Following my Heart and Doing What I Needed to DO
I thought a lot about where to go upon completion of my degree. Was I ignoring my calling? Was this job running me into the ground? Would I be stuck forever? Deep down I knew what I had to do. We go through many different phases in life, and I was about to enter a new one.
It was at this point that I knew what I had to do. My heart was telling me I had to take some time off to find myself. Taking time to travel would open my eyes to new opportunities and experiences. I knew I wouldn’t come back with an all knowing description of my life and passions, but I knew it would give me some clarity.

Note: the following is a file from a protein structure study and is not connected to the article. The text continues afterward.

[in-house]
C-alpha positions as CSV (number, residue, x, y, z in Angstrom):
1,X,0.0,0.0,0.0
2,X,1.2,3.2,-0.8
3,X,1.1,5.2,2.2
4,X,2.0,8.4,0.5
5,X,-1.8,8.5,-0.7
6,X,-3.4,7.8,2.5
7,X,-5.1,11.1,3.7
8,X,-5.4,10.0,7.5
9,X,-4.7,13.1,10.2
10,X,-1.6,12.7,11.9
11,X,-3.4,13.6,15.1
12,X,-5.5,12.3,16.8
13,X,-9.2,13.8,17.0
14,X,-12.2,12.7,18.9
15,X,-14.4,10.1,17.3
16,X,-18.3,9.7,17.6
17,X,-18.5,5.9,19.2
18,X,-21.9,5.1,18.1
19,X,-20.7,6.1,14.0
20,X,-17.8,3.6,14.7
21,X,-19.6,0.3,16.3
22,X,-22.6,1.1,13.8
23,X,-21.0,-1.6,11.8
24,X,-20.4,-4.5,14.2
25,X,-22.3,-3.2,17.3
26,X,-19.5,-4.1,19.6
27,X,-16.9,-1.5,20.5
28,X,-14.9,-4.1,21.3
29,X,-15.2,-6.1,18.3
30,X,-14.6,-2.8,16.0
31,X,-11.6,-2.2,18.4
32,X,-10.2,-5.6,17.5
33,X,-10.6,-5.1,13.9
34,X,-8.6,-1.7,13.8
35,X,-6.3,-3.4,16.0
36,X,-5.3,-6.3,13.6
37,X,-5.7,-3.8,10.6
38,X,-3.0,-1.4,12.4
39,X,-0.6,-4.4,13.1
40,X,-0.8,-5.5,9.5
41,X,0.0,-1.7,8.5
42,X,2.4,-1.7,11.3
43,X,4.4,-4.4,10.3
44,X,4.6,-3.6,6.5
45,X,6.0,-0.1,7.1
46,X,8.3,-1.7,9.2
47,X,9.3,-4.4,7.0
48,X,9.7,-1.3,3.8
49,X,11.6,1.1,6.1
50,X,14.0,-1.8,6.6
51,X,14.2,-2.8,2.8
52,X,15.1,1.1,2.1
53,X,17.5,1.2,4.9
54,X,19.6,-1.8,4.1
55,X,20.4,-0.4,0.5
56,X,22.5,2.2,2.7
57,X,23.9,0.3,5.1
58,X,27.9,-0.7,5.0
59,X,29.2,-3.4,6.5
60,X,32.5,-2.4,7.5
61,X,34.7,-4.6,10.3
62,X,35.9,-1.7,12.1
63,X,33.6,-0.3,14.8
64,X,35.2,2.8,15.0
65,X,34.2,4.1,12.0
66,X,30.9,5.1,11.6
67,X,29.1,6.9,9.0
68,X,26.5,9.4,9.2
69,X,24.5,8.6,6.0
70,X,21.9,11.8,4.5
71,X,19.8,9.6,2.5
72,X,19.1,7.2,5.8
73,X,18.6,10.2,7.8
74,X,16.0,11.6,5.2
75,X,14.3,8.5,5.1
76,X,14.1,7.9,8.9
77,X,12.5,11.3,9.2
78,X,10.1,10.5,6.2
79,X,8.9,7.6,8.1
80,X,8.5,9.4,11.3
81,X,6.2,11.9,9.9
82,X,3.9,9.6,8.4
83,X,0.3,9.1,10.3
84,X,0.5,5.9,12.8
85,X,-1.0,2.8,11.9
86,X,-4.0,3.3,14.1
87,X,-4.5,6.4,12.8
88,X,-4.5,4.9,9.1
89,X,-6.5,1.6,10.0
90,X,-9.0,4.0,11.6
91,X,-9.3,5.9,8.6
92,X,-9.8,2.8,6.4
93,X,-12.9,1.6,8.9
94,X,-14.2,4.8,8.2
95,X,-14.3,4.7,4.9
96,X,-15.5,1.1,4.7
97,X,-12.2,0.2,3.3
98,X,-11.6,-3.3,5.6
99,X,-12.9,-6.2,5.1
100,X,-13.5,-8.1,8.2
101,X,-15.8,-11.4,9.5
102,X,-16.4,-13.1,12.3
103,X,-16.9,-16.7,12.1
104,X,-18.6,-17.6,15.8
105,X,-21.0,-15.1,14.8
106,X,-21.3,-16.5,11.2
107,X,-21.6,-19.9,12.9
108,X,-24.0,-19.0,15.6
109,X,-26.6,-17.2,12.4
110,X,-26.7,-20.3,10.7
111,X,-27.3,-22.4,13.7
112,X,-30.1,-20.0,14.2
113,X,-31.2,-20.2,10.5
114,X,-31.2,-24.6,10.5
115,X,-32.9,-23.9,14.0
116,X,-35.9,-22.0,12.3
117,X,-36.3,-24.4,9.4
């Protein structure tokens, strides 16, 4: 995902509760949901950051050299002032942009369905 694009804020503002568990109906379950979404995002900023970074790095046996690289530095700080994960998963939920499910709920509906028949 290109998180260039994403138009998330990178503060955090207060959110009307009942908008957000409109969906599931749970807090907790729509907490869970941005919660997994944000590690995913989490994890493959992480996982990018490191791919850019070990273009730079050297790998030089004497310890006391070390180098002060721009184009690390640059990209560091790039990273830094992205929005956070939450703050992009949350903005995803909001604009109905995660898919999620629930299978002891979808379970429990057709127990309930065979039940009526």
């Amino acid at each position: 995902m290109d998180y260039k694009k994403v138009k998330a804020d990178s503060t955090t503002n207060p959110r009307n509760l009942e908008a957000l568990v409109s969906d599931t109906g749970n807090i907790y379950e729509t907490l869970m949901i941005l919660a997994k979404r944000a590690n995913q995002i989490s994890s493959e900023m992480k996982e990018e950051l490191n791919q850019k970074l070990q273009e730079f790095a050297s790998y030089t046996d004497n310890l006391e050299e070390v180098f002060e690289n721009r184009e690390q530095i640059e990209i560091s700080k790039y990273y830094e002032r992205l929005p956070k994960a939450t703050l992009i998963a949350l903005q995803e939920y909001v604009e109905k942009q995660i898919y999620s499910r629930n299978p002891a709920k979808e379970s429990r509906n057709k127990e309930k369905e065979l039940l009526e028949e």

The time off for travel turned into a fitness endeavor as fitness had become a cornerstone of my life. I wanted to explore the US as I had always been fascinated by its diverse landscapes and people. A cross country bike tour became the only option.
My new bike Emma – ready to take on our tour
Breaking Stereotypes and Taking on the Unknown
The decision to quit my job and embark on a bike tour was not easy. I had established a comfort zone being at home with a great salary as a security blanket. It would be very difficult to leave.
Without knowing it I had been expanding my comfort zone for a long time. This made the unknown a little more comfortable. I wasn’t afraid to try something new because I had already been trying something new every day. My new business, school work, and fitness pursuits had given me the confidence to do what I needed to do. The bike tour was a logical step on my journey.
My planned route